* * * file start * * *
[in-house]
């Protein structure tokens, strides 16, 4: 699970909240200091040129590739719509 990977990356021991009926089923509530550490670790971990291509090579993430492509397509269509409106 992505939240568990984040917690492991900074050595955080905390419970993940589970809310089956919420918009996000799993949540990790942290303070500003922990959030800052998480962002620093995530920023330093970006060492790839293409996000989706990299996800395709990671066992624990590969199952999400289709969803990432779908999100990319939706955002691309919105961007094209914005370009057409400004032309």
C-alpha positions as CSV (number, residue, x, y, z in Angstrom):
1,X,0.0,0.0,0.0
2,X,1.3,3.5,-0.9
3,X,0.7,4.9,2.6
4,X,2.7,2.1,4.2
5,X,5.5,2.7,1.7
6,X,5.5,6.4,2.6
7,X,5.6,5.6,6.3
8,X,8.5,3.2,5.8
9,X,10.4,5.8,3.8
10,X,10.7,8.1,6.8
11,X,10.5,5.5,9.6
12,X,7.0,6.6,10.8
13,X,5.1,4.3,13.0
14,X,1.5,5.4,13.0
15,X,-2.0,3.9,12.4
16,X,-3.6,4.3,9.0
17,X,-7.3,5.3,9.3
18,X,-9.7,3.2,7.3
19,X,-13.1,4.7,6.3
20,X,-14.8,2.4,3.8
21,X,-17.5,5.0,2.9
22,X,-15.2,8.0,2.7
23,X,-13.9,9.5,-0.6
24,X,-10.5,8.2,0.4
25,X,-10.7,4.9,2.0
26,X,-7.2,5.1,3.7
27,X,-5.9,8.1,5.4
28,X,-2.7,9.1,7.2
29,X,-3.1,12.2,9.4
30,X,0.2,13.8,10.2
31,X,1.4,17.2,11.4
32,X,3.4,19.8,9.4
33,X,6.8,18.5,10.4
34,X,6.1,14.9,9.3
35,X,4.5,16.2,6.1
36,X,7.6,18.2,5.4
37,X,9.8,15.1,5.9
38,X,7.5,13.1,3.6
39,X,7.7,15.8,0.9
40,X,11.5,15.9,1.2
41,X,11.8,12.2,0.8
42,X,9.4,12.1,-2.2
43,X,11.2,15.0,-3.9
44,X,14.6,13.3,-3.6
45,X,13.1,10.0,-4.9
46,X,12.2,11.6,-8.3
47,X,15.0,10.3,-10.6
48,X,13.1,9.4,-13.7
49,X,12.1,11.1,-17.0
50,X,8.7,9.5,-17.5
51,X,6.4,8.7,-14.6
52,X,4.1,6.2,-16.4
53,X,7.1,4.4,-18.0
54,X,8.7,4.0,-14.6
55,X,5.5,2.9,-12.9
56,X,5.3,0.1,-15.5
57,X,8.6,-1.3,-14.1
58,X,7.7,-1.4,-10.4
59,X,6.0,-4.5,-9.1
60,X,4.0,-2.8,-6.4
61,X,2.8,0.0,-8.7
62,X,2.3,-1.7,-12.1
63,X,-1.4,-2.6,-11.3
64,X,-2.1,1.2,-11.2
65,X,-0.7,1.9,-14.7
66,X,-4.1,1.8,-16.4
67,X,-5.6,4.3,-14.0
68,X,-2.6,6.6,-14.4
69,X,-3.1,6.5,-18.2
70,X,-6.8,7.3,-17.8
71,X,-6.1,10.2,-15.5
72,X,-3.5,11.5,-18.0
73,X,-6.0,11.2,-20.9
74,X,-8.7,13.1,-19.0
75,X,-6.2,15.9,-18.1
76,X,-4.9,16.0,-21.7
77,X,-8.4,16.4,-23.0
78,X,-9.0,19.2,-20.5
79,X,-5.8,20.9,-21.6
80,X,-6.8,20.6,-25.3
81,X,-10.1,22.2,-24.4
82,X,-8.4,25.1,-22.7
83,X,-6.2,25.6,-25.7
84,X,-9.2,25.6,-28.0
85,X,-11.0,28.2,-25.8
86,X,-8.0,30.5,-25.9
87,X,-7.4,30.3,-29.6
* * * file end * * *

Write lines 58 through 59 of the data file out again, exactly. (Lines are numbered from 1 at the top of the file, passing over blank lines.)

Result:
55,X,5.5,2.9,-12.9
56,X,5.3,0.1,-15.5